In .NET (C#, VB, etc.), two overloads for this method exist. One accepts an int which represents the number of microseconds it should wait. So passing in 1000 (microseconds) here would mean 1 millisecond. Alternatively, you can use the TimeSpan overload by passing in TimeSpan.FromMilliseconds(1). Passing in -1 is the way to represent an “infinite” timeout causing the function to block.

The native function accepts a pointer to a timeval struct (man page, Winsock docs). The two fields in this struct are - in order - tv_sec (seconds) and tv_usec (microseconds). An infinite timeout is represented by passing NULL or nullptr, and 1 millisecond can be achieved like so:

struct timeval tv;
tv.tv_sec = 0;
tv.tv_usec = 1000;

In Python, the timeout is actually in seconds - passed as a floating point number. To achieve one millisecond you just need to pass 0.001.

Note

Be sure to read the documentation for the language you're using, as the timeout parameter tends to be a framework-specific structure or value and will generally differ among languages.

Selecting the sockets

Now that we have a list of ready sockets, we can simply iterate over that list and do what we need to do.

First we'll check if the socket is the listener socket and - if it is - call Accept on it to accept the new client. It's important to note here we should not wrap this socket in a using statement nor should we call the Close method, because we need it to stay alive for the duration of the exchange. We're going to dispose it manually later. Once we have the socket, we simply add it to the initial activeSockets list ready to be processed the next time around.

while (true)
{
    var checkSockets = new List<Socket>(activeSockets);
    Socket.Select(checkSockets, null, null, TimeSpan.FromMilliseconds(1));

    <mark>foreach (Socket socket in checkSockets)</mark>
    <mark>{</mark>
        <mark>if (socket == listener)</mark>
        <mark>{</mark>
            <mark>// accept a new connection on the listener</mark>

            <mark>Socket client = socket.Accept();</mark>
            <mark>activeSockets.Add(client);</mark>
        <mark>}</mark>
    <mark>}</mark>
}

If the socket is anything but the listener socket, this means it's actually one of the clients which we added to the list. So we should now move our creation of NetworkStream, StreamReader, and StreamWriter, into this loop. Importantly, we need to set the leaveOpen parameter of both the StreamReader and StreamWriter to true. By default, disposal of these classes also causes a disposal of the underlying stream - we don't want that here because that would close the client's connection prematurely.

Instead we'll do our cleanup when we receive a null line. (Remember, this is how we know when the client disconnects!) This is where we'll move the call to Close. Once we know the connection has ended, we'll remove it from the activeSockets list so that we don't perform any additional operations on it, and continue to the next socket.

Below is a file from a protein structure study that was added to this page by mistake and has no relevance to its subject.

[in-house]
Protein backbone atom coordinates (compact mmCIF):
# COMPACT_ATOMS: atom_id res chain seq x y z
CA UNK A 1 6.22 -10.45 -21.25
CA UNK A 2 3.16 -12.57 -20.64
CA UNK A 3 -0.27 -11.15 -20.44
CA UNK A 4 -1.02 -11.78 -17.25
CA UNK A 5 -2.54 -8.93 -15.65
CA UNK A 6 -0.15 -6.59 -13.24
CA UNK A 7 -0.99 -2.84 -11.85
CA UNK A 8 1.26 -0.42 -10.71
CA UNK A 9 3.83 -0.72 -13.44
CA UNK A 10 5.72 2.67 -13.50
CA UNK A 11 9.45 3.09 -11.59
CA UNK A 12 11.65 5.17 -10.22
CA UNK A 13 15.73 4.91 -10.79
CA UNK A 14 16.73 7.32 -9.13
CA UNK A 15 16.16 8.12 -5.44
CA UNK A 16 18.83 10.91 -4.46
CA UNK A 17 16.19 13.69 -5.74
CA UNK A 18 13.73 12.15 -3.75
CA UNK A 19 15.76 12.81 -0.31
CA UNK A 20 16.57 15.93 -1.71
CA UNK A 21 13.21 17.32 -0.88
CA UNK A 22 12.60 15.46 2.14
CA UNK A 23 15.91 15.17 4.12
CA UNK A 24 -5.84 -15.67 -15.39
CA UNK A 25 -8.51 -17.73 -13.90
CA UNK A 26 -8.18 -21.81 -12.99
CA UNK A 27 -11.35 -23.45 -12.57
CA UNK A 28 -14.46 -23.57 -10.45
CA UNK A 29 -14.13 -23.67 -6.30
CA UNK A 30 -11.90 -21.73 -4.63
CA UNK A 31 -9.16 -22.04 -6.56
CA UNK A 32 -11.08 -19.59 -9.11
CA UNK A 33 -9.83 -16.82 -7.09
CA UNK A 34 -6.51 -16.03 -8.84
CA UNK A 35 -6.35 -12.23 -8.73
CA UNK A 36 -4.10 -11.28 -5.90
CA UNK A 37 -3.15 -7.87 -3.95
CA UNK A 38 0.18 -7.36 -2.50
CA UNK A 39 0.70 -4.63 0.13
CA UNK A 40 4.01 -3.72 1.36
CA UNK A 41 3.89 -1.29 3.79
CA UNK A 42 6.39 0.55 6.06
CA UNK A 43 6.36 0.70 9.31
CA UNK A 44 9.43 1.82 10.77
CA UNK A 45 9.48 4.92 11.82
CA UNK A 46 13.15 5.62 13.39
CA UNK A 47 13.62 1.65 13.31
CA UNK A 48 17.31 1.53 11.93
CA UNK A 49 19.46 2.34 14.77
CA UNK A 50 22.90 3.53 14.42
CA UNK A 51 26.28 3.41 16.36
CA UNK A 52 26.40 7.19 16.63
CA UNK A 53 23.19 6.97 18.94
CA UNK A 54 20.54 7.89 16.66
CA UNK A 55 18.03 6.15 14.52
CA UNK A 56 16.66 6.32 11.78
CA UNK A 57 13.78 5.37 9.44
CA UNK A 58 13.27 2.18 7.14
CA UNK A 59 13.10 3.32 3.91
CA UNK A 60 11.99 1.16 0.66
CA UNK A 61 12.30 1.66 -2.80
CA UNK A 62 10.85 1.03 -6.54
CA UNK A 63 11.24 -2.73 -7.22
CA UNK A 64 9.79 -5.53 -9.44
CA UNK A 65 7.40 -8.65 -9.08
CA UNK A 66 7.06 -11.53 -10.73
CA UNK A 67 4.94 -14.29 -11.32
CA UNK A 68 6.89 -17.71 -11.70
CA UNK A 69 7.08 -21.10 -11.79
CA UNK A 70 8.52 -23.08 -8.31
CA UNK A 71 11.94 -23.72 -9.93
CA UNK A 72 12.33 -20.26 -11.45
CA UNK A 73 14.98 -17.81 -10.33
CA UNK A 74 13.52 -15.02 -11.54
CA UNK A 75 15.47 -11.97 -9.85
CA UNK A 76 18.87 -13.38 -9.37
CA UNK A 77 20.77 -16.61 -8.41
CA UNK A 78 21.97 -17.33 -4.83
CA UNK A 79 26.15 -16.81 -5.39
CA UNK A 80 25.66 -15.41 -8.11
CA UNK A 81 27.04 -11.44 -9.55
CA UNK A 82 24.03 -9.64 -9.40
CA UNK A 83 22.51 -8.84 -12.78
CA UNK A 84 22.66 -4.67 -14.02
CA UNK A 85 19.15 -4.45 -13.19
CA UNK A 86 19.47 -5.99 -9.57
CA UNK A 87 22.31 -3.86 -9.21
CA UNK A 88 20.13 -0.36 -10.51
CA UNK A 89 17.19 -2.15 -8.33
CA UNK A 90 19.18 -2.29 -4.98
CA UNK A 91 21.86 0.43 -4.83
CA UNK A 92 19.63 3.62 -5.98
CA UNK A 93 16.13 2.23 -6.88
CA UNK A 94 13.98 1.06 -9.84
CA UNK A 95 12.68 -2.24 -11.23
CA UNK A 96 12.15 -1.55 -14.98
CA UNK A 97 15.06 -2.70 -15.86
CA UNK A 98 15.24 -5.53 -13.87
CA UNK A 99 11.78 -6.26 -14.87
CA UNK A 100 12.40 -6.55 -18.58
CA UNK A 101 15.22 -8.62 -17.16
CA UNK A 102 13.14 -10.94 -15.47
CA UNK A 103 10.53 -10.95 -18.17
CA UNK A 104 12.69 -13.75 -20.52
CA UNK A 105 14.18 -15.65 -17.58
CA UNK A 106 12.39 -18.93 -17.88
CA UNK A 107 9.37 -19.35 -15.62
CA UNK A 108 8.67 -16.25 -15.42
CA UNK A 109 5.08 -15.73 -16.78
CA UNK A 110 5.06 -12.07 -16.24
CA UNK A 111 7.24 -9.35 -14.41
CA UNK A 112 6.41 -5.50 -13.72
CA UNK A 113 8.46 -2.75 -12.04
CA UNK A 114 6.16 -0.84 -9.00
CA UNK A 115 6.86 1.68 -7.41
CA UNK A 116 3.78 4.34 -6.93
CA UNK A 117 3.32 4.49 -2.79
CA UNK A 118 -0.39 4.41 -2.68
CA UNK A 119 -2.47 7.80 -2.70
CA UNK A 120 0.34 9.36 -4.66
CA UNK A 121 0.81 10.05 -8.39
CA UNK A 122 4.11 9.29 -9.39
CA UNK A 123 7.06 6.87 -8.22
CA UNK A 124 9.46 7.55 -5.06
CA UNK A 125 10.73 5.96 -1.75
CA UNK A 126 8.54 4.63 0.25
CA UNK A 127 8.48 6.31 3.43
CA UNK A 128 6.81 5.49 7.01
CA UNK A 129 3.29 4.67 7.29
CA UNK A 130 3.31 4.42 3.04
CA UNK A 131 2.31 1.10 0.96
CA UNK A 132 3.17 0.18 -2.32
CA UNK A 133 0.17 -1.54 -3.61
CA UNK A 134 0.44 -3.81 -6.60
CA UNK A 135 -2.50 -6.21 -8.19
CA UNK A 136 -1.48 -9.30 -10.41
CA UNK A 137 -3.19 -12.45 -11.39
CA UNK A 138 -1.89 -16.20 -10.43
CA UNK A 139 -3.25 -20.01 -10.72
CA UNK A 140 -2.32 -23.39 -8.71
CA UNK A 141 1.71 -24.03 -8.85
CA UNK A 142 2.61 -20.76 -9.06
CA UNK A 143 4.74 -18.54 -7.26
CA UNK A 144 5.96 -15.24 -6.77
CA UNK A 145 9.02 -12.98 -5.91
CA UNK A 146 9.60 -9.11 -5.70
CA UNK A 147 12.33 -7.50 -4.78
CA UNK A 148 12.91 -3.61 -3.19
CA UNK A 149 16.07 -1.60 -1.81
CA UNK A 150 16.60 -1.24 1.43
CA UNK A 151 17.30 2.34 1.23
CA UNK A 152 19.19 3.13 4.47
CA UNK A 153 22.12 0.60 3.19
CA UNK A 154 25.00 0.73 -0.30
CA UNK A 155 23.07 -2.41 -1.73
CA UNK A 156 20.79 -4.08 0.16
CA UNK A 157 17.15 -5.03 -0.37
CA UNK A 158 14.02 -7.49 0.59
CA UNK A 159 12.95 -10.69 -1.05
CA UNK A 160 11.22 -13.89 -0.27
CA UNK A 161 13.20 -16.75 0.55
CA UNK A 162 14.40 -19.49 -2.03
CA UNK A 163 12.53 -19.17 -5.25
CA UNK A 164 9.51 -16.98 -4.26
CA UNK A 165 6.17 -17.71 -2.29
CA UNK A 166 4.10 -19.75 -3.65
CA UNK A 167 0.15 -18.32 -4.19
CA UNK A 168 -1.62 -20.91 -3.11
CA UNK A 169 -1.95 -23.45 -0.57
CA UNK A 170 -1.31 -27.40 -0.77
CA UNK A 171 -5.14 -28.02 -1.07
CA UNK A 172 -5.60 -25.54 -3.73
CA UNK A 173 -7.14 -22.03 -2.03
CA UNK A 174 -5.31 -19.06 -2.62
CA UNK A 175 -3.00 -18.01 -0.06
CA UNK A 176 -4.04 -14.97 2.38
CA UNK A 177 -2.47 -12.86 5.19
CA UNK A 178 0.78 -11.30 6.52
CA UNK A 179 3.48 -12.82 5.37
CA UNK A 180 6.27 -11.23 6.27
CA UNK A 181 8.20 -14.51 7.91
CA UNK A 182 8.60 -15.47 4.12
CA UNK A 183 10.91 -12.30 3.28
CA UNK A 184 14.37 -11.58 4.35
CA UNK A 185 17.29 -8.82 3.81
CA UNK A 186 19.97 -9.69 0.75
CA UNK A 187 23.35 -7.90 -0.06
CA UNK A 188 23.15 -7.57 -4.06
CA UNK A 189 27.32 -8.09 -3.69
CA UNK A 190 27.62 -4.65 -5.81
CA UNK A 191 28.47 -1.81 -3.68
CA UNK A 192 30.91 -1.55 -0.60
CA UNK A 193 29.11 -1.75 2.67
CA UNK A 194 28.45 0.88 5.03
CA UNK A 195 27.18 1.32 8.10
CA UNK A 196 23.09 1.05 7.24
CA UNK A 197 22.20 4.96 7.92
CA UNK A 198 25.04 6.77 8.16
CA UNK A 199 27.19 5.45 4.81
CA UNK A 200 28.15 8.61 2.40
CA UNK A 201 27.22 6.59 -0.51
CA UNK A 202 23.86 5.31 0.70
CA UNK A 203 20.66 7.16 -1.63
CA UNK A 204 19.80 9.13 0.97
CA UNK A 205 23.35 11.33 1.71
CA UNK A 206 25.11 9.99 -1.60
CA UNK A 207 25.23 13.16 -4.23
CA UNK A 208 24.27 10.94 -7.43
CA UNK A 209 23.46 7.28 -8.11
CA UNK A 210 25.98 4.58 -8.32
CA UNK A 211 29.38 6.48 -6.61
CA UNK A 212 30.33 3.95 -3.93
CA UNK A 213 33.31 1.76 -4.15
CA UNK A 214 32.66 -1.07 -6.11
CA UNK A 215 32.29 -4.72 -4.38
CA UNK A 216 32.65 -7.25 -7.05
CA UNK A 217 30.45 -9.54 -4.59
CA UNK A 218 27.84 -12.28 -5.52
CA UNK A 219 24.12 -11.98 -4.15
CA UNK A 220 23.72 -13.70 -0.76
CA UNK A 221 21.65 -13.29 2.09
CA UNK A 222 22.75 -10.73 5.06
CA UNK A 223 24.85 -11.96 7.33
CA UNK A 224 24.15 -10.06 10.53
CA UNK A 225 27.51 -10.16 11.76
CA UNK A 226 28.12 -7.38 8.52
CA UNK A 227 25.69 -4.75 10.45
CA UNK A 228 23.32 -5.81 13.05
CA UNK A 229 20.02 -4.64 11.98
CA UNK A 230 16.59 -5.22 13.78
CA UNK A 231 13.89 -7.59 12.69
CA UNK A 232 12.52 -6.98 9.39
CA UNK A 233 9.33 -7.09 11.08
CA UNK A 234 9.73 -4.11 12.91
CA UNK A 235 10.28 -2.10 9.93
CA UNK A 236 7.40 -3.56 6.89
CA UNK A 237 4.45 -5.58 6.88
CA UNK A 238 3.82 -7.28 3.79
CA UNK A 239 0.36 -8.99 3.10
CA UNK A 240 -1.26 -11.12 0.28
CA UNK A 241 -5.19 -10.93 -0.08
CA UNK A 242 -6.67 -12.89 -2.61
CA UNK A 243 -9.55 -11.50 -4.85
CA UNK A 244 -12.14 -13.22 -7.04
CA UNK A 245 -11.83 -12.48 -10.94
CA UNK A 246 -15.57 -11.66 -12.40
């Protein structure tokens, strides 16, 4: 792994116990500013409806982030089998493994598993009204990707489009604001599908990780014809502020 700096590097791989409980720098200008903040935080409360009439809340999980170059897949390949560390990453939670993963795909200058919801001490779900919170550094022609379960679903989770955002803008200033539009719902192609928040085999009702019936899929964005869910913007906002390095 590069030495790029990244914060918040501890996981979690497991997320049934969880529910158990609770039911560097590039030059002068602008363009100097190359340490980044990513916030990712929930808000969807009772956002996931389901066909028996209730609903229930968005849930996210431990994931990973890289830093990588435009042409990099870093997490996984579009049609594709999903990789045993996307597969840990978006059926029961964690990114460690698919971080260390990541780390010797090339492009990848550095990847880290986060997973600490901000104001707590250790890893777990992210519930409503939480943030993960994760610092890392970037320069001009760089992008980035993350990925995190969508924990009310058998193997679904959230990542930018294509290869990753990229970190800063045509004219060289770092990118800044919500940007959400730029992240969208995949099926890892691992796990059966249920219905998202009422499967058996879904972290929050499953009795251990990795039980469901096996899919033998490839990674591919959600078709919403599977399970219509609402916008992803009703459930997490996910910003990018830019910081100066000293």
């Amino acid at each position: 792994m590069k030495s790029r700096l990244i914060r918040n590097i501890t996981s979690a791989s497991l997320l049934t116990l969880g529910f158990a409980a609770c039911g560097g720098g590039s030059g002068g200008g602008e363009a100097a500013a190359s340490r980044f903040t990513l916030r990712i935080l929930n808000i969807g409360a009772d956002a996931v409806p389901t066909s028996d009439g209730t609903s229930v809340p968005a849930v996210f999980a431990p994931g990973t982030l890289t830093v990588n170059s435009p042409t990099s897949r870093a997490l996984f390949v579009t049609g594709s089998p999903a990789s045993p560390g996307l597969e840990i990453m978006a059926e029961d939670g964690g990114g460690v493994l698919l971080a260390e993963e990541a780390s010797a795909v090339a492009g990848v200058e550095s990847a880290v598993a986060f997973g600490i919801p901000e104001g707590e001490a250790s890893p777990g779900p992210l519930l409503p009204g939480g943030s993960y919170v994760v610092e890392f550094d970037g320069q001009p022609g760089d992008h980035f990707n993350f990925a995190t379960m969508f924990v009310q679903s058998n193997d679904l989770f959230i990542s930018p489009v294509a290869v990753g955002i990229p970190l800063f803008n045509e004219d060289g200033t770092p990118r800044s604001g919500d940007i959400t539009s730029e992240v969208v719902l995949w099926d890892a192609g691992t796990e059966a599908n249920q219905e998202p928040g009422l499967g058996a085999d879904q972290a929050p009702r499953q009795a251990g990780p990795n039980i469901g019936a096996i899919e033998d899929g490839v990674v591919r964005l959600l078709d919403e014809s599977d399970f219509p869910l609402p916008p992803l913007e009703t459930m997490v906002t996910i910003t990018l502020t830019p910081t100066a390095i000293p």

The full code should now look like this:

using System.Net;
using System.Net.Sockets;

var activeSockets = new List<Socket>();

var listener = new Socket(SocketType.Stream, ProtocolType.Tcp);
var endpoint = new IPEndPoint(IPAddress.Any, 12345);
listener.Bind(endpoint);
listener.Listen(5);
activeSockets.Add(listener);

while (true)
{
    var checkSockets = new List<Socket>(activeSockets);
    Socket.Select(checkSockets, null, null, TimeSpan.FromMilliseconds(1));

    foreach (Socket socket in checkSockets)
    {
        if (socket == listener)
        {
            // accept a new connection on the listener

            Socket client = socket.Accept();
            activeSockets.Add(client);
        }
        else
        {
            // deal with data coming in from the client

            var stream = new NetworkStream(socket);
            var reader = new StreamReader(stream, leaveOpen: true);
            var writer = new StreamWriter(stream, leaveOpen: true);
            
            string? input = reader.ReadLine();
            if (input is null)
            {
                // the connection has been closed
                socket.Close();
                activeSockets.Remove(socket);
                continue;
            }

            writer.WriteLine($"Your message was: {input}");
            writer.Flush();
        }
    }
}

// since the loop is now infinite, this line will never be reached.
// but poor heuristic analysis may shout at you, so best to keep it anyway
listener.Close();

To test this, we need to run two instances of Telnet at the same time. For me, I'm going to open up two WSL terminals and run the telnet command in each of them. This is just a preference thing. I prefer running everything in WSL because as we've already pointed out, the Windows implementation of Telnet is atrocious and not intuitive to use. But if it's what you want to use, I promise I won't judge you… aloud.

If all goes well, you should be able to have as many connections as you want and have data be exchanged for each separately!

WSL always my beloved.

We've managed to accept and handle multiple clients at the same time, without the need for platform-specific multi-threading code or .NET tasks.

In the next part, we're going to try and create a simple chat application!